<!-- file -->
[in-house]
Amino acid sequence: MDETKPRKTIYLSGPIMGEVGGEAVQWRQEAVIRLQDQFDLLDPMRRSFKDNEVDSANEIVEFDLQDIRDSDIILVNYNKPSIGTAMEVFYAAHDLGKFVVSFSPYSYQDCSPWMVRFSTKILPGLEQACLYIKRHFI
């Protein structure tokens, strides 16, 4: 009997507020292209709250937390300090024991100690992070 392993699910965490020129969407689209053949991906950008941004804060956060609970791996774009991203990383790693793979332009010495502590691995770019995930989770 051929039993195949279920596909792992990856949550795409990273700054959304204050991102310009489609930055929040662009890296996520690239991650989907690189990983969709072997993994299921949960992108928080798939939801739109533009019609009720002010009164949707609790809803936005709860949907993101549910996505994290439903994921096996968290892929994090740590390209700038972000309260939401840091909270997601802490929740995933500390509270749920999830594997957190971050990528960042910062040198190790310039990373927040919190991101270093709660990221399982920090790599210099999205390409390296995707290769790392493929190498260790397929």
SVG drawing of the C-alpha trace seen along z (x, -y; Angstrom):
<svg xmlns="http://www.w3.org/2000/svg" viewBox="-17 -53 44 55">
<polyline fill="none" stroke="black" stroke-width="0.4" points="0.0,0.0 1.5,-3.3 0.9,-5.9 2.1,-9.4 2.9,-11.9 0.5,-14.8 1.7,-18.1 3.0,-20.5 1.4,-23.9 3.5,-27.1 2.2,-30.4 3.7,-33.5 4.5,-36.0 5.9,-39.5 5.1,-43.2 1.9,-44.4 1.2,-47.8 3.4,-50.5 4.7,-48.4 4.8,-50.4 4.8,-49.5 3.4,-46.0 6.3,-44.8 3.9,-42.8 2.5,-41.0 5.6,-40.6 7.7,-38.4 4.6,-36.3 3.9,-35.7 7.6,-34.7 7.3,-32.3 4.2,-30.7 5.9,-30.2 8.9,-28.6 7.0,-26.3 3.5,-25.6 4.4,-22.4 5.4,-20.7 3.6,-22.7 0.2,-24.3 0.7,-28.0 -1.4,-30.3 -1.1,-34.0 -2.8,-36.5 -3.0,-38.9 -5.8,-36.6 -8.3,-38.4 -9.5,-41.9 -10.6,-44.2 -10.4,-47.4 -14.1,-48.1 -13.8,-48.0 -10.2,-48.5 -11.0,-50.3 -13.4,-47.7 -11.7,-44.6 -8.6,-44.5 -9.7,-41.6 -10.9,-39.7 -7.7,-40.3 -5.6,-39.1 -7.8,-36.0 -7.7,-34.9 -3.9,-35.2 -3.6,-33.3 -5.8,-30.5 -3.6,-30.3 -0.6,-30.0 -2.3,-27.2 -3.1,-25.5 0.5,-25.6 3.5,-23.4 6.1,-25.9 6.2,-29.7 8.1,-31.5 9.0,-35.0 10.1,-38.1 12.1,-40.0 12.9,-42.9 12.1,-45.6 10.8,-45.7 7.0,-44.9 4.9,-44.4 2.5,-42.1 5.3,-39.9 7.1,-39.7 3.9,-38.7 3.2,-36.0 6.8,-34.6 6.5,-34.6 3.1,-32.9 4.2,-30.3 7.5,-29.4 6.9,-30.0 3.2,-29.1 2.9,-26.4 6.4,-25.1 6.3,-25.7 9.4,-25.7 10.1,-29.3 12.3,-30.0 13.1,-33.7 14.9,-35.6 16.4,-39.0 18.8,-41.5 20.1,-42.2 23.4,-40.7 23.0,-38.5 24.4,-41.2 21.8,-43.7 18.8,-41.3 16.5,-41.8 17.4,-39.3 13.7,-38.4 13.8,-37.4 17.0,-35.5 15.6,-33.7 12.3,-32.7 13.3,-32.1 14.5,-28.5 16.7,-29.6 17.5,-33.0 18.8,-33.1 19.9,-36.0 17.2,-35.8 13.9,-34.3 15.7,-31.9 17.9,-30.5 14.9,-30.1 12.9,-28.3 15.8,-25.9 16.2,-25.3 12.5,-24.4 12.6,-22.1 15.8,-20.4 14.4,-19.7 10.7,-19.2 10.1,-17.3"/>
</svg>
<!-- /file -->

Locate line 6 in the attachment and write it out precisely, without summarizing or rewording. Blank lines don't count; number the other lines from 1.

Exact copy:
<polyline fill="none" stroke="black" stroke-width="0.4" points="0.0,0.0 1.5,-3.3 0.9,-5.9 2.1,-9.4 2.9,-11.9 0.5,-14.8 1.7,-18.1 3.0,-20.5 1.4,-23.9 3.5,-27.1 2.2,-30.4 3.7,-33.5 4.5,-36.0 5.9,-39.5 5.1,-43.2 1.9,-44.4 1.2,-47.8 3.4,-50.5 4.7,-48.4 4.8,-50.4 4.8,-49.5 3.4,-46.0 6.3,-44.8 3.9,-42.8 2.5,-41.0 5.6,-40.6 7.7,-38.4 4.6,-36.3 3.9,-35.7 7.6,-34.7 7.3,-32.3 4.2,-30.7 5.9,-30.2 8.9,-28.6 7.0,-26.3 3.5,-25.6 4.4,-22.4 5.4,-20.7 3.6,-22.7 0.2,-24.3 0.7,-28.0 -1.4,-30.3 -1.1,-34.0 -2.8,-36.5 -3.0,-38.9 -5.8,-36.6 -8.3,-38.4 -9.5,-41.9 -10.6,-44.2 -10.4,-47.4 -14.1,-48.1 -13.8,-48.0 -10.2,-48.5 -11.0,-50.3 -13.4,-47.7 -11.7,-44.6 -8.6,-44.5 -9.7,-41.6 -10.9,-39.7 -7.7,-40.3 -5.6,-39.1 -7.8,-36.0 -7.7,-34.9 -3.9,-35.2 -3.6,-33.3 -5.8,-30.5 -3.6,-30.3 -0.6,-30.0 -2.3,-27.2 -3.1,-25.5 0.5,-25.6 3.5,-23.4 6.1,-25.9 6.2,-29.7 8.1,-31.5 9.0,-35.0 10.1,-38.1 12.1,-40.0 12.9,-42.9 12.1,-45.6 10.8,-45.7 7.0,-44.9 4.9,-44.4 2.5,-42.1 5.3,-39.9 7.1,-39.7 3.9,-38.7 3.2,-36.0 6.8,-34.6 6.5,-34.6 3.1,-32.9 4.2,-30.3 7.5,-29.4 6.9,-30.0 3.2,-29.1 2.9,-26.4 6.4,-25.1 6.3,-25.7 9.4,-25.7 10.1,-29.3 12.3,-30.0 13.1,-33.7 14.9,-35.6 16.4,-39.0 18.8,-41.5 20.1,-42.2 23.4,-40.7 23.0,-38.5 24.4,-41.2 21.8,-43.7 18.8,-41.3 16.5,-41.8 17.4,-39.3 13.7,-38.4 13.8,-37.4 17.0,-35.5 15.6,-33.7 12.3,-32.7 13.3,-32.1 14.5,-28.5 16.7,-29.6 17.5,-33.0 18.8,-33.1 19.9,-36.0 17.2,-35.8 13.9,-34.3 15.7,-31.9 17.9,-30.5 14.9,-30.1 12.9,-28.3 15.8,-25.9 16.2,-25.3 12.5,-24.4 12.6,-22.1 15.8,-20.4 14.4,-19.7 10.7,-19.2 10.1,-17.3"/>